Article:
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Despite the inundating buzz of the cloud in the tech media over the last few years, it seems hard to believe that there can be anyone that doesn’t have a clue about what the cloud is all about. But a recent survey by Citrix found that a majority of people not directly connected to technology don’t have a clue about what the cloud is all about. After all, it’s taken Larry Ellison five years from his comment in 2007 when he asked “What the hell is the cloud?” to 2012 when he said that “I like the word ‘cloud’‘”. Although the reason he says that he’s changed his mind is that the cloud has become something of a “charismatic brand‘.
The Citrix report found that it’s not that people haven’t heard of the cloud, it’s just that they don’t know exactly what it is. 59% of people have heard enough about it to say that the cloud is the ‘future of the workplace’, yet about a third think that the cloud is a concept that isn’t yet available. 51 percent said they though that inclement weather could adversely affect cloud performance — could they be remembering the news that heavy storms in late June brought down Amazon servers along with electricity to millions of people? 54 percent said that they don’t use ‘the cloud’, yet when asked whether they do on-line shopping or banking, 95 percent said that they already do.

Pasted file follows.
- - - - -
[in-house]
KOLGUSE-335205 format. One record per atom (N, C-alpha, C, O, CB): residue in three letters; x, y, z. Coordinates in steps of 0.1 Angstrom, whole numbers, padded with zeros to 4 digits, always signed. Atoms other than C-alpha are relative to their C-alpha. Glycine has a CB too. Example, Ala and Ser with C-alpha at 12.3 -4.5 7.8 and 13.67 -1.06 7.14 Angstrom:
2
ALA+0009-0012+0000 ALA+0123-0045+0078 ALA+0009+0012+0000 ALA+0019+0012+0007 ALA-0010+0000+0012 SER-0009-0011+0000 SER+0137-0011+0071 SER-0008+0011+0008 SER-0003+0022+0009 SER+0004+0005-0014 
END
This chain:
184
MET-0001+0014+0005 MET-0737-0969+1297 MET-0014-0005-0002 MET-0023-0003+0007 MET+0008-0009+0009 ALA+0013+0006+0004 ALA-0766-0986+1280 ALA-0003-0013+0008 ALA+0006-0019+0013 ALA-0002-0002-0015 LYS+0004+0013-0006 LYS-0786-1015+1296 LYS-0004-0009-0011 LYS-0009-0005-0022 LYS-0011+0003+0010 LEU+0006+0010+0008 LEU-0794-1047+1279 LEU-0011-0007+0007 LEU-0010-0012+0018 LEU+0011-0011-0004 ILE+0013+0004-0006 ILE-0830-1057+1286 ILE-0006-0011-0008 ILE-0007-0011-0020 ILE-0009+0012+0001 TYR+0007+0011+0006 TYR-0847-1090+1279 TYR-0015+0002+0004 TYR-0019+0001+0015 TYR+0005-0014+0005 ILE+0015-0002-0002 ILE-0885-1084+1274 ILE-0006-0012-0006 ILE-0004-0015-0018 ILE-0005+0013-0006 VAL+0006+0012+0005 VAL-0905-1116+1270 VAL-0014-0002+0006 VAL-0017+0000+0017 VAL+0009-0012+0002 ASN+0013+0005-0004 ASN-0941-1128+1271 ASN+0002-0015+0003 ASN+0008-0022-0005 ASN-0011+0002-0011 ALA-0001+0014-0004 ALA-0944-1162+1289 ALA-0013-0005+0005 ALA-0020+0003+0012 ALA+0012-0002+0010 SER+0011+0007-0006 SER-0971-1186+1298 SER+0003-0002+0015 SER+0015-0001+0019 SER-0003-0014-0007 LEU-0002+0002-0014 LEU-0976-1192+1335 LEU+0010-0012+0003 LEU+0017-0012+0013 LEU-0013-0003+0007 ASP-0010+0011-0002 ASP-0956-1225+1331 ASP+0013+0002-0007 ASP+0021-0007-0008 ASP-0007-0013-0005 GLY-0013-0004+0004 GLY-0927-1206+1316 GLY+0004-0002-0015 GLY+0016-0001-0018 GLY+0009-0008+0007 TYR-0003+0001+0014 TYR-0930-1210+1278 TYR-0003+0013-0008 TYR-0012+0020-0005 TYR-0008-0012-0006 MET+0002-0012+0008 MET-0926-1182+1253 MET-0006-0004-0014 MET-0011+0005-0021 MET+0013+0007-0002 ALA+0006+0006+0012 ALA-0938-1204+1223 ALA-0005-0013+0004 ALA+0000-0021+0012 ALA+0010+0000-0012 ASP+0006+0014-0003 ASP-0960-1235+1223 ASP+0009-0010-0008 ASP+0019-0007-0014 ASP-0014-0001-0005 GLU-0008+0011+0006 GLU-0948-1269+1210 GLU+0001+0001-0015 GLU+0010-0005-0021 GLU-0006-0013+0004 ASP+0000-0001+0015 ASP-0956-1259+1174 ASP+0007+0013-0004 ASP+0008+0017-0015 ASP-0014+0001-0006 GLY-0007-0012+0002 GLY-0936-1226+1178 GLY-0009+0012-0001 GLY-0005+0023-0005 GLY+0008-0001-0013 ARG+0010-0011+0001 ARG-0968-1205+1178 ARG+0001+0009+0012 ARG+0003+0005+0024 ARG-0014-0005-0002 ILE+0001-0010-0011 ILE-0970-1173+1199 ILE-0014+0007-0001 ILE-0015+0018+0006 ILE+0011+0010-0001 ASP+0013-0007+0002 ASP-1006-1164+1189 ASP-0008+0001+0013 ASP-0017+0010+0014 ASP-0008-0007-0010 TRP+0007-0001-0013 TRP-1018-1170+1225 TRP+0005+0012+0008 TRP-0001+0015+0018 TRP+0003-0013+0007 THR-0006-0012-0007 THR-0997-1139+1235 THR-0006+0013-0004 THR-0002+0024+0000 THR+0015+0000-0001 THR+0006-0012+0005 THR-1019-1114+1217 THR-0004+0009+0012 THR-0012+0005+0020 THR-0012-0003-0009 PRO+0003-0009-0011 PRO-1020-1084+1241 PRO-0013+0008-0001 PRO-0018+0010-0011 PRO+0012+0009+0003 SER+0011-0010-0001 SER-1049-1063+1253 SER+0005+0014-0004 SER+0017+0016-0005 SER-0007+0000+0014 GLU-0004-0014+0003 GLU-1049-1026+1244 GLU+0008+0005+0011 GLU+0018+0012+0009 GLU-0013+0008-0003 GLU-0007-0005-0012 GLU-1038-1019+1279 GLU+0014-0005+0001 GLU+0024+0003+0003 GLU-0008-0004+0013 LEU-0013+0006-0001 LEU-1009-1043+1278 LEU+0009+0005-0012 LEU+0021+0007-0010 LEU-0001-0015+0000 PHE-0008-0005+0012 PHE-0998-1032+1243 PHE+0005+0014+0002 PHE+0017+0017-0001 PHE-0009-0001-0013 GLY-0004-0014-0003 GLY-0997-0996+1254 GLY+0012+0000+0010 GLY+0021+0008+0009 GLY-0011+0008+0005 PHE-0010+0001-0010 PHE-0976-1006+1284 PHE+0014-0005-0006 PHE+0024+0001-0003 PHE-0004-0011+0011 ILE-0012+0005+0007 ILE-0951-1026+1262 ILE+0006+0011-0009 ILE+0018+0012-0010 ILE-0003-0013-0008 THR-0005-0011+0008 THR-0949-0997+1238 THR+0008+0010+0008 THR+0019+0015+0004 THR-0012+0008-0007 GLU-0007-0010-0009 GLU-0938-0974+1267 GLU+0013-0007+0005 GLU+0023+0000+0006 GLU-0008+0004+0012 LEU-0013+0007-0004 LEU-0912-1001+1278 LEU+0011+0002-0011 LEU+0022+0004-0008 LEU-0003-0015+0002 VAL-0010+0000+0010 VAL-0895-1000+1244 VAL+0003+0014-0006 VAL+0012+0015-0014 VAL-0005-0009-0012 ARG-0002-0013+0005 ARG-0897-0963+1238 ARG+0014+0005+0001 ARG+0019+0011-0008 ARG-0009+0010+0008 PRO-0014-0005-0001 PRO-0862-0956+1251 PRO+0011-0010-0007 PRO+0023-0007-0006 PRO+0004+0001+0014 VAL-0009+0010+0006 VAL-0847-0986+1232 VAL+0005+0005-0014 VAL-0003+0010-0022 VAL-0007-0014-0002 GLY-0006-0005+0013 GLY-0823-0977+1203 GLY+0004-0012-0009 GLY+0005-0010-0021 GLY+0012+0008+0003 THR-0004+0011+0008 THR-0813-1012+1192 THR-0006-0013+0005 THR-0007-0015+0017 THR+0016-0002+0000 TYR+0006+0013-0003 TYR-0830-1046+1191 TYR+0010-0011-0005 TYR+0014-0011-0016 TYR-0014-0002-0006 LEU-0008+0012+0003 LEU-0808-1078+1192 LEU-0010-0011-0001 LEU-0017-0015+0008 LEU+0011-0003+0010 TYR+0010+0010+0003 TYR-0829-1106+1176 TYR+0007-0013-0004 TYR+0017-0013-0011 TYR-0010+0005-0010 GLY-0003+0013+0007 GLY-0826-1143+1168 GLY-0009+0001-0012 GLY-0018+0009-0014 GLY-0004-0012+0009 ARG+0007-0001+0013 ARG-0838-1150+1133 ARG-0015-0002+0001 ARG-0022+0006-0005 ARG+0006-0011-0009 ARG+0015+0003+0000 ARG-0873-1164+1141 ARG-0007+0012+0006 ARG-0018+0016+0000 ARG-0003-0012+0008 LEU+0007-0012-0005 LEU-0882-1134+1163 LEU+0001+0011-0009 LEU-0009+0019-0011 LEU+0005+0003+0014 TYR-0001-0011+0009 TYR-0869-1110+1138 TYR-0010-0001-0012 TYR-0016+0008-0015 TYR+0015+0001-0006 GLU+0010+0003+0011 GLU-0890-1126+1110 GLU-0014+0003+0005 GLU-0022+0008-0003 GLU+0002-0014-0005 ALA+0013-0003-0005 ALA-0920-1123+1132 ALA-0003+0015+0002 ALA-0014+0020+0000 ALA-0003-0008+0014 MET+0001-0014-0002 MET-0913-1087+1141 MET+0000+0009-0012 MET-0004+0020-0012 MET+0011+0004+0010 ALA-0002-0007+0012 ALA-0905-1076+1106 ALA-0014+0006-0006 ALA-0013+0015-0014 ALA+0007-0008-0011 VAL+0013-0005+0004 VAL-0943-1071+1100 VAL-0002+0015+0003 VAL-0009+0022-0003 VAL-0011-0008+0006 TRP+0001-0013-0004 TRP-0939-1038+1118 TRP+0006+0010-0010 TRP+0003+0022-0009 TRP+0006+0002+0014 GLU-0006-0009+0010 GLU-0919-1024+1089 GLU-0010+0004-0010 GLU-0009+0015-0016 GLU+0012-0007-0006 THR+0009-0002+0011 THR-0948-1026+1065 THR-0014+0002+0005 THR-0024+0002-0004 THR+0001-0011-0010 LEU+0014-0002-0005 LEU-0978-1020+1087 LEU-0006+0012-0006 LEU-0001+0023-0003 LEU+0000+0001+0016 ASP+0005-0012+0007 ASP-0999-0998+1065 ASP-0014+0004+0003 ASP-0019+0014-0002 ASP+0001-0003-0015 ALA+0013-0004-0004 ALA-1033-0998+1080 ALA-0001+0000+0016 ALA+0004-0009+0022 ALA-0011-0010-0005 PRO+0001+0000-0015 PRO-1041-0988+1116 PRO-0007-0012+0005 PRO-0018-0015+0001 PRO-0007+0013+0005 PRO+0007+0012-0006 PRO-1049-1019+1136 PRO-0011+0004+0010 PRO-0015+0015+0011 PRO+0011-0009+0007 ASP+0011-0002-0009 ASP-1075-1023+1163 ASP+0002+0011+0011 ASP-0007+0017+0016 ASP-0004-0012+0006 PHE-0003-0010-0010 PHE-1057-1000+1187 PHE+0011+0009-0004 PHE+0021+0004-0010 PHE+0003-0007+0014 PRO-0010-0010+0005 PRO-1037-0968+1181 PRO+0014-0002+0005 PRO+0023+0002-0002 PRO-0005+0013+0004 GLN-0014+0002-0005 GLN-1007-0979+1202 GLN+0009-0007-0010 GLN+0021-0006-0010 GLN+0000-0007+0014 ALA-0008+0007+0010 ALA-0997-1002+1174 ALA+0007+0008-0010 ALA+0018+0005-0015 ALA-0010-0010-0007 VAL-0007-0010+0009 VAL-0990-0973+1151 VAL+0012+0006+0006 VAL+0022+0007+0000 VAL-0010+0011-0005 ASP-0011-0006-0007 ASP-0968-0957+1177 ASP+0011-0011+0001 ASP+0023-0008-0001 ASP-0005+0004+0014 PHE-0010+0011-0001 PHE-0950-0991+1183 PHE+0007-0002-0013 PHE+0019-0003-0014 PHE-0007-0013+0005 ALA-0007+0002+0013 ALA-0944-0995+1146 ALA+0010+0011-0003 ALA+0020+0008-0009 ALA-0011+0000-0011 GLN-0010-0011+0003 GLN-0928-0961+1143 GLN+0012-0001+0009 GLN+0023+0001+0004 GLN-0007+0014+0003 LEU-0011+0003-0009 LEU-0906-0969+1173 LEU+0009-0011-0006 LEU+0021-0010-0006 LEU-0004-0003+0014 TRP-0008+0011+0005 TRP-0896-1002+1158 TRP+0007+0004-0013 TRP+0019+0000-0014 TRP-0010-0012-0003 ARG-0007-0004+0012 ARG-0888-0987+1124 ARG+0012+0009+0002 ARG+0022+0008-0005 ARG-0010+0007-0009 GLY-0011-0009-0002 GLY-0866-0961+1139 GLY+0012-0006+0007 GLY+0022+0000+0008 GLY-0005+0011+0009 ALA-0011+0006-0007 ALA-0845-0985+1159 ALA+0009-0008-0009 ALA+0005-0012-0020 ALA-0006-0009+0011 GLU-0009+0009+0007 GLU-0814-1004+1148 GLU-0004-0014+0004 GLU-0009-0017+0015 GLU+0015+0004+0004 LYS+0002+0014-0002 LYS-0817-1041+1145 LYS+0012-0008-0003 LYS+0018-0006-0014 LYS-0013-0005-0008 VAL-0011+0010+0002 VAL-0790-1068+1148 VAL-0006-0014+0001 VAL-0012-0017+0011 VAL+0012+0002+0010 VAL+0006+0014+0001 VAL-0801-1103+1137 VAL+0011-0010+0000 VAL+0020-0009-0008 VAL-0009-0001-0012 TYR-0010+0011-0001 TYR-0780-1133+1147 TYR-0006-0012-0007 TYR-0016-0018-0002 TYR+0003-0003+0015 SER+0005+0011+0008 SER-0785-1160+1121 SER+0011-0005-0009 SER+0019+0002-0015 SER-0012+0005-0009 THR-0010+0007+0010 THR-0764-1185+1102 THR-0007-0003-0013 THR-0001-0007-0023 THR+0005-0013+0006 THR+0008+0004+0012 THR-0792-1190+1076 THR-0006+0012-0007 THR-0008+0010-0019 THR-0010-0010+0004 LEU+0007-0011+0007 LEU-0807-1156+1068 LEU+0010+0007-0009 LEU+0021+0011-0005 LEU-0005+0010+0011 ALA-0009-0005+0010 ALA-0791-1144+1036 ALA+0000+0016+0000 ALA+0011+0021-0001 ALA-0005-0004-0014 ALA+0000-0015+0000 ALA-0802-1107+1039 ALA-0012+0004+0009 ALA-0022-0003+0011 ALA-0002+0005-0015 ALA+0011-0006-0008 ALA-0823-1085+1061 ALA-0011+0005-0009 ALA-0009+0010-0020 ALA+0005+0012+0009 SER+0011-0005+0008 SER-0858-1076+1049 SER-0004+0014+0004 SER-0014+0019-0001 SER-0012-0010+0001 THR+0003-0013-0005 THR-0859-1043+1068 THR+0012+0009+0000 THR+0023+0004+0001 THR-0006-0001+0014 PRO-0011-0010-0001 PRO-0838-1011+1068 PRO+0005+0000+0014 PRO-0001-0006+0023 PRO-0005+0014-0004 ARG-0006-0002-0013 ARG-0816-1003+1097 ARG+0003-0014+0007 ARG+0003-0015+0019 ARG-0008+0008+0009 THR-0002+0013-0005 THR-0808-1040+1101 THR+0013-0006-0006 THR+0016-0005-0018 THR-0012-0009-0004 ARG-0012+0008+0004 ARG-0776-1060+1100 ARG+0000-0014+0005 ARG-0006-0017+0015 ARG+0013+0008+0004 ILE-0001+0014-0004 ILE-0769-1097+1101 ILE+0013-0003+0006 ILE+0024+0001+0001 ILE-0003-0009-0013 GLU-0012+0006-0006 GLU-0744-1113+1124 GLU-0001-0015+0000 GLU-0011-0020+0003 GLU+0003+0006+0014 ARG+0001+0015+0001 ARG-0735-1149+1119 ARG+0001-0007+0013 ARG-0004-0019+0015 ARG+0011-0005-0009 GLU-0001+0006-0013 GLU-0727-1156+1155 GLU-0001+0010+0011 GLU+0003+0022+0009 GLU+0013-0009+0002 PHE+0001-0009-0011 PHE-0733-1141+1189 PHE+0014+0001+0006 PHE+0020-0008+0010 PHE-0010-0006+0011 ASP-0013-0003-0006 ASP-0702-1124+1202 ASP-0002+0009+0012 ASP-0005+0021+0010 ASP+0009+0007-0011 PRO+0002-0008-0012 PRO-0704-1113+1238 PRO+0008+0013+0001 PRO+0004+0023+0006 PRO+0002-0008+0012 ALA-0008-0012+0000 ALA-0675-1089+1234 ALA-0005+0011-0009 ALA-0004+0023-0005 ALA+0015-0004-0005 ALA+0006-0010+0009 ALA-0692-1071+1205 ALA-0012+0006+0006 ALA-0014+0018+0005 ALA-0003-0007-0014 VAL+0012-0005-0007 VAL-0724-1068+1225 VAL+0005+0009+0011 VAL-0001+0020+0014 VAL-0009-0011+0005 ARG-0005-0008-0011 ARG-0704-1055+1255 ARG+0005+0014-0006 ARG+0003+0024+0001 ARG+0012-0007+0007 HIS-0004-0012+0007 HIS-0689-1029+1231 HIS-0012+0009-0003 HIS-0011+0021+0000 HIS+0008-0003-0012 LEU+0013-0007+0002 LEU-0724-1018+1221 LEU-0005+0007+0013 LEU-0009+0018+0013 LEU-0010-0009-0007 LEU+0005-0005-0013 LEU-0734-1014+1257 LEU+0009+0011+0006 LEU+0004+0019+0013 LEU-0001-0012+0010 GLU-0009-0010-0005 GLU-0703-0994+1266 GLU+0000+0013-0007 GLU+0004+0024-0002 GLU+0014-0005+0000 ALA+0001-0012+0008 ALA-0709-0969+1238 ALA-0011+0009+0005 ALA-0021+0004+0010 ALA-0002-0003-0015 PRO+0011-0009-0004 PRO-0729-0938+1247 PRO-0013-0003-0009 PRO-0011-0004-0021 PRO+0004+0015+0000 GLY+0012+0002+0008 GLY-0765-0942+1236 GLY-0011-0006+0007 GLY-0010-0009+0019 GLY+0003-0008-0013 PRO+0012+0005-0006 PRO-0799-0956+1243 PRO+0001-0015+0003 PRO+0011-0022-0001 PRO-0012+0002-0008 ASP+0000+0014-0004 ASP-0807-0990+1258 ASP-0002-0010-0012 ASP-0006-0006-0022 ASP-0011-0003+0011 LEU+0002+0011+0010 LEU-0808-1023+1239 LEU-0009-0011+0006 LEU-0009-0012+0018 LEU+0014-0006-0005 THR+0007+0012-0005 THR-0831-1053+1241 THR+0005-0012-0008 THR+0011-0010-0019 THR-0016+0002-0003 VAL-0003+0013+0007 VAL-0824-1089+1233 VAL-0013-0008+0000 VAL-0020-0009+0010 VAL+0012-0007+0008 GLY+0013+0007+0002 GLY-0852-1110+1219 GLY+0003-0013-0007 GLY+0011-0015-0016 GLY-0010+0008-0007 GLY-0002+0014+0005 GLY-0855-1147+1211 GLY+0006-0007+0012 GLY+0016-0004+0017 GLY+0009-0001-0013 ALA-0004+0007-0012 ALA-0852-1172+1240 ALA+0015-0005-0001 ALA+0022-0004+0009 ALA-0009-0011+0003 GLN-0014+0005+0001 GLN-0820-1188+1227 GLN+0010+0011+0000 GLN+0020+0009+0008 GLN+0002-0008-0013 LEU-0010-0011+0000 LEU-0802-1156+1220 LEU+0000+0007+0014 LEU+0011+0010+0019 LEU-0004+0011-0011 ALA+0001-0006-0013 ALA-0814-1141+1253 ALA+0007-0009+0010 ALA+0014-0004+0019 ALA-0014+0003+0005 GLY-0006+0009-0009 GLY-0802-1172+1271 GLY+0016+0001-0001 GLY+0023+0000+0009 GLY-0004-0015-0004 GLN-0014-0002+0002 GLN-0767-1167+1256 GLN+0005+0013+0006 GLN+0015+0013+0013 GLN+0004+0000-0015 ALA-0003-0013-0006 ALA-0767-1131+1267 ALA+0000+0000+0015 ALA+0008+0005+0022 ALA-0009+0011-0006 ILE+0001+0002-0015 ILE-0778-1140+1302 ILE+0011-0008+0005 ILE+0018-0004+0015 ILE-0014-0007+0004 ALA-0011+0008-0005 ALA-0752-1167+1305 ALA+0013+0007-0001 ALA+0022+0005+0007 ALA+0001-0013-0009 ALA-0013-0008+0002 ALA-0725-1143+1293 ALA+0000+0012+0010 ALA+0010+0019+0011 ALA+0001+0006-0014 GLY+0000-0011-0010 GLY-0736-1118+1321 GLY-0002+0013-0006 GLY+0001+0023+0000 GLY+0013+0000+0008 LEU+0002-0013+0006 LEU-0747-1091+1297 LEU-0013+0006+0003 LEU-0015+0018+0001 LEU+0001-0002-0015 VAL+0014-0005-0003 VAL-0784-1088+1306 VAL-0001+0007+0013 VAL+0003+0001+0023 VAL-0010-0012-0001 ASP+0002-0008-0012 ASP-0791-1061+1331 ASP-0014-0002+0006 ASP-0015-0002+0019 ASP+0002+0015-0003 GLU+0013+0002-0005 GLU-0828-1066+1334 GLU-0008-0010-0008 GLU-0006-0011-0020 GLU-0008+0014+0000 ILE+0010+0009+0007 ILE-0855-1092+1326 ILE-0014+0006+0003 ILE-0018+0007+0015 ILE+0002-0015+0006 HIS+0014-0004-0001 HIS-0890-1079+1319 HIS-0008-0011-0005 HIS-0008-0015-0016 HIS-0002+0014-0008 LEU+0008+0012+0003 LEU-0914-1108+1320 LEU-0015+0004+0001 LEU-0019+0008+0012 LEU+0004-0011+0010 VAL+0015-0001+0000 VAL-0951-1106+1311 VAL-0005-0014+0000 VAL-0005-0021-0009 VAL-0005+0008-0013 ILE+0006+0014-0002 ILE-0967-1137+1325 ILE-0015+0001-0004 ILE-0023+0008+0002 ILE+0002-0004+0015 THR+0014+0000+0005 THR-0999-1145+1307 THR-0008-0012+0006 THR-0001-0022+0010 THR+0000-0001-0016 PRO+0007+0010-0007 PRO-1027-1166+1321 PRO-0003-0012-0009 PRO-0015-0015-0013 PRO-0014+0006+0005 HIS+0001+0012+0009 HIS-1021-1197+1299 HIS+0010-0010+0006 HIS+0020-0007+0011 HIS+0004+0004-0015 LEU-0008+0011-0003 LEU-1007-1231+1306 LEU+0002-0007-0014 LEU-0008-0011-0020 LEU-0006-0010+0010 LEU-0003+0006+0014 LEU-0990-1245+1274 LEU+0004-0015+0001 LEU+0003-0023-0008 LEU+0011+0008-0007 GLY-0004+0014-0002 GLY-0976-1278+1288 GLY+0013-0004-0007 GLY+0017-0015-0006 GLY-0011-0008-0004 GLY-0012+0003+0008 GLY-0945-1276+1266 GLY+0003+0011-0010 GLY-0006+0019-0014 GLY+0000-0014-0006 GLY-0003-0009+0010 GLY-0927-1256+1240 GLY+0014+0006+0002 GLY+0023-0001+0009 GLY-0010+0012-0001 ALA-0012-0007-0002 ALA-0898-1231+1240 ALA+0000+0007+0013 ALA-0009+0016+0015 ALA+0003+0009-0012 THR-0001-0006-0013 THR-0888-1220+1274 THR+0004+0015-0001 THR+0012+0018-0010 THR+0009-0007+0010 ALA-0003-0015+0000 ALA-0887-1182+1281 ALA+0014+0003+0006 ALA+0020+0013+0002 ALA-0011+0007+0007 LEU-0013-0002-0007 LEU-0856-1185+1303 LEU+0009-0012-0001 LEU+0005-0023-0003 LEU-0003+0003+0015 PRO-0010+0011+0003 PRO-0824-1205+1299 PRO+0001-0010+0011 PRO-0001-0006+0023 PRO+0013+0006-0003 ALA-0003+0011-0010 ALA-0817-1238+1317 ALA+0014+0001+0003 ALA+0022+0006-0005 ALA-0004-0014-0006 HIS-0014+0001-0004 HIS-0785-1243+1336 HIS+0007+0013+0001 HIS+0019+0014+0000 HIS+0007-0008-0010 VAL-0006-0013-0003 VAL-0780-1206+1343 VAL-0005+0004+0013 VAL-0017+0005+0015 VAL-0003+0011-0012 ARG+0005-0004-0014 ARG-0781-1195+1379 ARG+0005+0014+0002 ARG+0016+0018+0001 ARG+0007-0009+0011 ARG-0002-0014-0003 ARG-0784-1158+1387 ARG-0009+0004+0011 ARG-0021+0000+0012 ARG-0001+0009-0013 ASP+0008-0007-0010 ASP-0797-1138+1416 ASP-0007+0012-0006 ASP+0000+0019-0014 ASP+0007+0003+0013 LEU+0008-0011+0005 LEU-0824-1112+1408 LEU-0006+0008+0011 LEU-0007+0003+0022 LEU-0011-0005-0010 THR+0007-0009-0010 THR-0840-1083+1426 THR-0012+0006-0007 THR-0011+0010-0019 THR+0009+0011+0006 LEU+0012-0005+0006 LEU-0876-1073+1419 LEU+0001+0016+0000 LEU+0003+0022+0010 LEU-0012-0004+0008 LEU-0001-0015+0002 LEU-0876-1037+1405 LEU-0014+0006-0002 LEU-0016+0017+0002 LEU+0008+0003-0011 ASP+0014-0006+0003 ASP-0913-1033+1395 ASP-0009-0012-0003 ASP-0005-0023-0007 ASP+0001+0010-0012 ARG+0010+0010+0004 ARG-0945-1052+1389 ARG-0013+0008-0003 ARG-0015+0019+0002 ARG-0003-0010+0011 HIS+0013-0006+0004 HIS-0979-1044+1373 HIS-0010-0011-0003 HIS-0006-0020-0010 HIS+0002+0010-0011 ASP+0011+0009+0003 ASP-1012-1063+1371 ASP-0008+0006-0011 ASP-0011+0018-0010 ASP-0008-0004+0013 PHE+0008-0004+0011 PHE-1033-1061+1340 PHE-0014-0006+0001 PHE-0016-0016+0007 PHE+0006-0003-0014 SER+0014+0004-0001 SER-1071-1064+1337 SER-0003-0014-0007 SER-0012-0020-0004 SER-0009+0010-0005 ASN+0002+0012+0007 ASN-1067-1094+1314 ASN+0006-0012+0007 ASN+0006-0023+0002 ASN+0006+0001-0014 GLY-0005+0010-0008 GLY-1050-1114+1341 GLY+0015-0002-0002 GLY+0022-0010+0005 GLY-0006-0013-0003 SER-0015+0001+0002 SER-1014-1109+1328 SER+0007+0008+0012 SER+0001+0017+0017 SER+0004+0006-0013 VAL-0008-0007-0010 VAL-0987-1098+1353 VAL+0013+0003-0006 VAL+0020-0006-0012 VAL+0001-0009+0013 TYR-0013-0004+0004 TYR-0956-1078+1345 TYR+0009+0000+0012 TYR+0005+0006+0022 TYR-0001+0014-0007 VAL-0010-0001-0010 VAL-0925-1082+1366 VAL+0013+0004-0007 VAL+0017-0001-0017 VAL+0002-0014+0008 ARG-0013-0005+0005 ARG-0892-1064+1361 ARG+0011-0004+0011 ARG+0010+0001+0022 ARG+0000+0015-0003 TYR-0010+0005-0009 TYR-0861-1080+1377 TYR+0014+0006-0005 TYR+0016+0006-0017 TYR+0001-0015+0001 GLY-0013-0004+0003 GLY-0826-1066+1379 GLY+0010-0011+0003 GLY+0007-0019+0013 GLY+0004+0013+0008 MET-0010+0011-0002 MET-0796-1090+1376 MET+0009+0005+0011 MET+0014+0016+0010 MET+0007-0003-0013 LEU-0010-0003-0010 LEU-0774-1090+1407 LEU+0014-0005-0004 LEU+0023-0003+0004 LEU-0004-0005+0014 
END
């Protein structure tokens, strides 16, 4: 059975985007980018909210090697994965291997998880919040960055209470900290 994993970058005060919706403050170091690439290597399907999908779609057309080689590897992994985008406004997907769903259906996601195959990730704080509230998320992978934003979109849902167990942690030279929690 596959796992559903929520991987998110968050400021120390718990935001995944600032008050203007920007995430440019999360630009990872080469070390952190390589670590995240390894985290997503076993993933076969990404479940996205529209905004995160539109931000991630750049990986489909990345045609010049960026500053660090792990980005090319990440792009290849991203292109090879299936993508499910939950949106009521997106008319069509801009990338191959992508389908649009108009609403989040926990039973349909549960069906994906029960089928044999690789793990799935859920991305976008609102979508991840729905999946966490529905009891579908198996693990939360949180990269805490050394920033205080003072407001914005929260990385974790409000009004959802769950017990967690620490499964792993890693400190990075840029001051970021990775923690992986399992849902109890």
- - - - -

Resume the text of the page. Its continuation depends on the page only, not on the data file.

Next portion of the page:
While the cloud has a lot of charisma in the tech world, it seems clear that vendors still have a lot of educating to do to get the word out to everybody else.
Kim DeCarlis, vice president of corporate marketing at Citrix, said that “this survey clearly shows that the cloud phenomenon is taking root in our mainstream culture, yet there is still a wide gap between the perceptions and realities of cloud computing. The most important takeaway from this survey is that the cloud is viewed favorably by the majority of Americans, and when people learn more about the cloud they understand it can vastly improve the balance between their work and personal lives.”